• certain medicines for anxiety or sleep
• certain medicines for bladder problems like oxybutynin, tolterodine
• certain medicines for depression like amitriptyline, fluoxetine, sertraline
• certain medicines for fungal infections like ketoconazole, itraconazole, voriconazole
• certain medicines for migraine headache like almotriptan, eletriptan, frovatriptan, naratriptan, rizatriptan, sumatriptan, zolmitriptan
• certain medicines for nausea or vomiting like dolasetron, ondansetron, palonosetron
• certain medicines for Parkinson’s disease like benztropine, trihexyphenidyl
• certain medicines for seizures like phenobarbital, phenytoin, primidone
• certain medicines for stomach problems like dicyclomine, hyoscyamine
• certain medicines for travel sickness like scopolamine
• general anesthetics like halothane, isoflurane, methoxyflurane, propofol
• local anesthetics like lidocaine, pramoxine, tetracaine
• MAOIs like Carbex, Eldepryl, Marplan, Nardil, and Parnate
• medicines that relax muscles for surgery
• methylene blue
• other narcotic medicines for pain or cough
• phenothiazines like chlorpromazine, mesoridazine, prochlorperazine, thioridazine
This list may not describe all possible interactions. Give your health care provider a list of all the medicines, herbs, non-prescription drugs, or dietary supplements you use. Also tell them if you smoke, drink alcohol, or use illegal drugs. Some items may interact with your medicine.
What should I watch for while using this medicine?
Tell your doctor or health care professional if your pain does not go away, if it gets worse, or if you have new or a different type of pain. You may develop tolerance to the medicine. Tolerance means that you will need a higher dose of the medication for pain relief. Tolerance is normal and is expected if you take this medicine for a long time.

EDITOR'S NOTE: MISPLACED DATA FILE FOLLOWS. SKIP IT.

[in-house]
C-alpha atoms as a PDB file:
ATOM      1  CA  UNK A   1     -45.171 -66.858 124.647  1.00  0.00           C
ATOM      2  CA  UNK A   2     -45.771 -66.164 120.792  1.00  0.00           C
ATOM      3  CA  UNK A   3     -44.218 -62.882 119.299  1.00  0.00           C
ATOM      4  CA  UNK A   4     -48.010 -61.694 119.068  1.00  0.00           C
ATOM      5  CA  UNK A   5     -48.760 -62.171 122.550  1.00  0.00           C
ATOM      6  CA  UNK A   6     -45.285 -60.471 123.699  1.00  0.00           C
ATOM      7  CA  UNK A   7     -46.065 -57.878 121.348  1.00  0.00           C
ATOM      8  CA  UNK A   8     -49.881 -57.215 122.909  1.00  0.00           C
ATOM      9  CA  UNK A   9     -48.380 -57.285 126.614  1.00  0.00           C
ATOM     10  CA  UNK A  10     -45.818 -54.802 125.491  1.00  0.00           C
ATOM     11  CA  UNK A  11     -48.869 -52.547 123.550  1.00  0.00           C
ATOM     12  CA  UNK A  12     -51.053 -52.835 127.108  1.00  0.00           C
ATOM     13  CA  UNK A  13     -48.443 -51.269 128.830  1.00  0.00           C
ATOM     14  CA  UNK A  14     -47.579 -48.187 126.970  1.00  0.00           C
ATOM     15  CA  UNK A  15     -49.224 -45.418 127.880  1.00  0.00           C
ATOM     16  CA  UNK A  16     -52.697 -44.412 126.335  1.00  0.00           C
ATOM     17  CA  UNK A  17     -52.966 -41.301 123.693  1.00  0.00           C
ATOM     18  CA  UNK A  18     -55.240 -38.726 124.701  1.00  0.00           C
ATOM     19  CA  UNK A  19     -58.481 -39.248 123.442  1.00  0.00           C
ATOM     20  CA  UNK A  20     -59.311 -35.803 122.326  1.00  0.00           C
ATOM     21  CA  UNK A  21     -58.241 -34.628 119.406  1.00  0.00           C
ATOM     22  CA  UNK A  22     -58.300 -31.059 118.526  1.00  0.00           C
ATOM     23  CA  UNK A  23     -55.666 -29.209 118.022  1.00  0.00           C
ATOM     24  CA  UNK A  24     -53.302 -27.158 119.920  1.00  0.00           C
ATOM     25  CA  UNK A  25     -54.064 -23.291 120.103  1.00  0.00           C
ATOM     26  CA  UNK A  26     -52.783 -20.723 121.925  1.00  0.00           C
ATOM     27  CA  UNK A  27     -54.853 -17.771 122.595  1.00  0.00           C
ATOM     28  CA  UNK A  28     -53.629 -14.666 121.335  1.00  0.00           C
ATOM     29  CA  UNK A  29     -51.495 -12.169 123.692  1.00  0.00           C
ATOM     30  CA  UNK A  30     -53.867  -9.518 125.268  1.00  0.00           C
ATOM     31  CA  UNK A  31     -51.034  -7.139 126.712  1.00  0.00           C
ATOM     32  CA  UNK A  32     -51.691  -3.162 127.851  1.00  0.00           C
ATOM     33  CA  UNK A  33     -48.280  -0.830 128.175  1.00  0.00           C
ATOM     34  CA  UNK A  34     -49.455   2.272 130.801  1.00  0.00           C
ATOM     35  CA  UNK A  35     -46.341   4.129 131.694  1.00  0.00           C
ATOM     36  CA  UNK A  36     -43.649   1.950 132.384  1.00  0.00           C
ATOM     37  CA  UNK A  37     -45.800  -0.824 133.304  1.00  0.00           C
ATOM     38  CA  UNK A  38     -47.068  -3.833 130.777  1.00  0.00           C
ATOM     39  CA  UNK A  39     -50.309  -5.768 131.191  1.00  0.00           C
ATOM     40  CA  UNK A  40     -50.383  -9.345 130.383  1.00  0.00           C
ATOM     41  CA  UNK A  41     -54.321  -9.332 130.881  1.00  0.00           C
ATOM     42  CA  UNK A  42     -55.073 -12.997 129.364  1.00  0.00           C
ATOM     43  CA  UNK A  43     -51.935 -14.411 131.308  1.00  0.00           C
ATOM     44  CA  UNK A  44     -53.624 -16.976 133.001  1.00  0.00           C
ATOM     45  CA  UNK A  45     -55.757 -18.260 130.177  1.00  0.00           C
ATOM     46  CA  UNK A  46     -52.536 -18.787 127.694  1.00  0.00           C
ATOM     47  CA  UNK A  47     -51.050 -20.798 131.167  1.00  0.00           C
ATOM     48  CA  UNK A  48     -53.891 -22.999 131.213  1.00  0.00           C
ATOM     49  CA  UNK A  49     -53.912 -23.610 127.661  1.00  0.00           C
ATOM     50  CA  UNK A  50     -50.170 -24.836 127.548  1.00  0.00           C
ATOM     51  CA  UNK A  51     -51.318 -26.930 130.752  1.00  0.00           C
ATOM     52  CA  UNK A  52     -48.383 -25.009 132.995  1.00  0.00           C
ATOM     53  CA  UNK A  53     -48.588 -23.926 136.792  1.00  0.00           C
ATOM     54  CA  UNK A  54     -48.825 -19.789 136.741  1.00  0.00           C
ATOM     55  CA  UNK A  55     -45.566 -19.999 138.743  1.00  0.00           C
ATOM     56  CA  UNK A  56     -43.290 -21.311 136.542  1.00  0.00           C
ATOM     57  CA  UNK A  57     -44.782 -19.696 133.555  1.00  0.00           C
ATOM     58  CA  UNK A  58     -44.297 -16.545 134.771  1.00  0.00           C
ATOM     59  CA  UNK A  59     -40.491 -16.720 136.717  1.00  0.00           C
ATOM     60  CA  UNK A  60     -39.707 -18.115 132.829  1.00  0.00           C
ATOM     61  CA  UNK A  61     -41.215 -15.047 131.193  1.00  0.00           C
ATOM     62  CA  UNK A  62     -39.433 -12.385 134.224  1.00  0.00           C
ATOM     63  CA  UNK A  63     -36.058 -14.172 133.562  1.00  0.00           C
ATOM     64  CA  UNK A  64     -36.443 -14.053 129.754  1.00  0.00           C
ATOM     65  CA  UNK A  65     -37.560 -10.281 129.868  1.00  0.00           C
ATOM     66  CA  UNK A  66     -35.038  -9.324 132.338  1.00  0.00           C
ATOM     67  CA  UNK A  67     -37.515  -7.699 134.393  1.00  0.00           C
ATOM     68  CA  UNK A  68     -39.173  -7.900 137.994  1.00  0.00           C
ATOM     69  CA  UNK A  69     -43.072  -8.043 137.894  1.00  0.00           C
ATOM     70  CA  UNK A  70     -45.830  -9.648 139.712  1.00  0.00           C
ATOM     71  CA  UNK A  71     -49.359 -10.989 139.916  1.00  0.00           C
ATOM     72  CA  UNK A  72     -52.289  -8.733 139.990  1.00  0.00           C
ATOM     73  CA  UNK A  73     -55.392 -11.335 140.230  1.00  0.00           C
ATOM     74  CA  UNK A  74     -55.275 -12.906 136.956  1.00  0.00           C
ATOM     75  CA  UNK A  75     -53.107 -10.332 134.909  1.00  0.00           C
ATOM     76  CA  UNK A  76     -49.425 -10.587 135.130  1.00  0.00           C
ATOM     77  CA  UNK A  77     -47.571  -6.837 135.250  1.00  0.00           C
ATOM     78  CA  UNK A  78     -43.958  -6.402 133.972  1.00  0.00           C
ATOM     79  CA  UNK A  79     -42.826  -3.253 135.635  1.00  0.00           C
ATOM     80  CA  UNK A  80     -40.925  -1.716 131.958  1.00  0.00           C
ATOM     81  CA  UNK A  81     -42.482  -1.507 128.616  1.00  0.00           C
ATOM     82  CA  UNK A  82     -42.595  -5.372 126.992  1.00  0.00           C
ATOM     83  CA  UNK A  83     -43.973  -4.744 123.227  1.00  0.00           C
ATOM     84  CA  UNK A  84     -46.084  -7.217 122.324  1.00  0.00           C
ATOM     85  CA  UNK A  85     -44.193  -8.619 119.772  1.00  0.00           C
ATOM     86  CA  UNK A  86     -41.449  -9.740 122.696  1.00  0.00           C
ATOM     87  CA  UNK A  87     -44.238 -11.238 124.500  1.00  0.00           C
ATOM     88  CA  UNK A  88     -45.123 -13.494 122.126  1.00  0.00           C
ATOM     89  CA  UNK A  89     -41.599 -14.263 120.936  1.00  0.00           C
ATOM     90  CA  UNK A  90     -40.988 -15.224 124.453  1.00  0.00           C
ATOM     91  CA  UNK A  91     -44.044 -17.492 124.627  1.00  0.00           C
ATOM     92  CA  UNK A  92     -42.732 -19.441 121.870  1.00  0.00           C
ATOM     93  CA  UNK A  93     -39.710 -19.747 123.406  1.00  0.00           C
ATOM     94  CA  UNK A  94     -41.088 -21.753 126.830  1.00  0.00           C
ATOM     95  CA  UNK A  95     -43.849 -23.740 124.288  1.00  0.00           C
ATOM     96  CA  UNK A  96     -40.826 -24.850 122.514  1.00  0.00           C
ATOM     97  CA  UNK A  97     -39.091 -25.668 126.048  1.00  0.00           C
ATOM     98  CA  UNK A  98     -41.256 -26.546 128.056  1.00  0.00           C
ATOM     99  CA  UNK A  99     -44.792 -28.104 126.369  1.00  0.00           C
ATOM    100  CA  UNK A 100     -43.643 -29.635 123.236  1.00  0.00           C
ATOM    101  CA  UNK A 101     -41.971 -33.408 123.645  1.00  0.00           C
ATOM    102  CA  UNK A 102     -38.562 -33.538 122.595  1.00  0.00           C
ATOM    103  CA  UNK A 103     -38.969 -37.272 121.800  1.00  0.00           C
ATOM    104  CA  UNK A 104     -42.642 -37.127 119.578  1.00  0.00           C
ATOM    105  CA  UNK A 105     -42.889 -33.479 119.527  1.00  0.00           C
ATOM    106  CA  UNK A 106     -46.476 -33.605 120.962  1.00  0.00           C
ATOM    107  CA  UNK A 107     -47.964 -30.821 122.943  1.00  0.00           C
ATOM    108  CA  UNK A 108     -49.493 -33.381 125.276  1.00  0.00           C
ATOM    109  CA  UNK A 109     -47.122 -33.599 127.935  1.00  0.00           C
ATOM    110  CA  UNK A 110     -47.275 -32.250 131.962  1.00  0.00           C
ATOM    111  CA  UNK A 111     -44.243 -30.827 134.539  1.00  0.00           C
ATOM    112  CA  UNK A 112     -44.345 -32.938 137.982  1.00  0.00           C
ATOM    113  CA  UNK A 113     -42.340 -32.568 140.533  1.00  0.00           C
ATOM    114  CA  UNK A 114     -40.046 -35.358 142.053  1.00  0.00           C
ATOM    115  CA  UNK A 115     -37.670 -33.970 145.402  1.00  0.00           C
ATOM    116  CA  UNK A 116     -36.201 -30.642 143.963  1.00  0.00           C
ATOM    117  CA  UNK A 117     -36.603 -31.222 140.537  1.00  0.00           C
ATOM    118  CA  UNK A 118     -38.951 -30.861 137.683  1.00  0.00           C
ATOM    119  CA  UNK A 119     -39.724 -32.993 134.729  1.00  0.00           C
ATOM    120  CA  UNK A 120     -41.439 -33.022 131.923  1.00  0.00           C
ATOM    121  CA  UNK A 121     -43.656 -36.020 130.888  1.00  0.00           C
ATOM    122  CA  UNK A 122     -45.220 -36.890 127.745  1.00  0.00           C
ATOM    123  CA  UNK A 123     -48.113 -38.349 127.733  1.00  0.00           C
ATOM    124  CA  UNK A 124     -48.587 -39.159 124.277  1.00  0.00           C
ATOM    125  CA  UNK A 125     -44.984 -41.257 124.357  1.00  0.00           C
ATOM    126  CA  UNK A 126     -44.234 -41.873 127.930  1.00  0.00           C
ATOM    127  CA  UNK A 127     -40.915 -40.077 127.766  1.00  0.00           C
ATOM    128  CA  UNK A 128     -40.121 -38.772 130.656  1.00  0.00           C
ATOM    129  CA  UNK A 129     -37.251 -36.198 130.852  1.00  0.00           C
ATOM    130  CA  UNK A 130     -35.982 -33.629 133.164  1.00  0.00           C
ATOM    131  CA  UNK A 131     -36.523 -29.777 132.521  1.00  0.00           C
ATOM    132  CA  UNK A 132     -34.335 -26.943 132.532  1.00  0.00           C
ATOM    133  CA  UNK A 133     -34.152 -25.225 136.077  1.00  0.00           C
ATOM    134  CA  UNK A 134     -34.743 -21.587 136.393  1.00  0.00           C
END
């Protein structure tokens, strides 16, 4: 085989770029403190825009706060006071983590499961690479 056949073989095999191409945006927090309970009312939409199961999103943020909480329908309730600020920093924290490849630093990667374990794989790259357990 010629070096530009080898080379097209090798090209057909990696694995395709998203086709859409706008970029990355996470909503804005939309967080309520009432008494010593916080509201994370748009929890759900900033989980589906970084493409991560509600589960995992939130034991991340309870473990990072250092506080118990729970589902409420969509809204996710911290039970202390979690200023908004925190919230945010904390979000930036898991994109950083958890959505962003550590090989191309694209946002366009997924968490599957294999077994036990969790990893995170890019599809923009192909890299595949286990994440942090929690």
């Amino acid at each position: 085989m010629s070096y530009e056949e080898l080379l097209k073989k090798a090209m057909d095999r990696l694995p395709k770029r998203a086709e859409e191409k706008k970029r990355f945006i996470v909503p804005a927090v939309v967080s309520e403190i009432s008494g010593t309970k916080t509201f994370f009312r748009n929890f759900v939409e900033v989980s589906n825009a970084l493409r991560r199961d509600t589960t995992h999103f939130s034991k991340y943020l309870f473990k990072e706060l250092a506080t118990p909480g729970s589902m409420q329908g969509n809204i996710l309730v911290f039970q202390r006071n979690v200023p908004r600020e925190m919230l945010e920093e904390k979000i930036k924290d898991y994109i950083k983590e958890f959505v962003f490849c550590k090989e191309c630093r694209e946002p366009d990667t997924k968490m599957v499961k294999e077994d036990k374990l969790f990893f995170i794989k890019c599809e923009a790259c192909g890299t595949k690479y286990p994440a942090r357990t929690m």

Do not suddenly stop taking your medicine because you may develop a severe reaction. Your body becomes used to the medicine. This does NOT mean you are addicted. Addiction is a behavior related to getting and using a drug for a non-medical reason. If you have pain, you have a medical reason to take pain medicine. Your doctor will tell you how much medicine to take. If your doctor wants you to stop the medicine, the dose will be slowly lowered over time to avoid any side effects.
There are different types of narcotic medicines (opiates). If you take more than one type at the same time or if you are taking another medicine that also causes drowsiness, you may have more side effects. Give your health care provider a list of all medicines you use. Your doctor will tell you how much medicine to take. Do not take more medicine than directed. Call emergency for help if you have problems breathing or unusual sleepiness.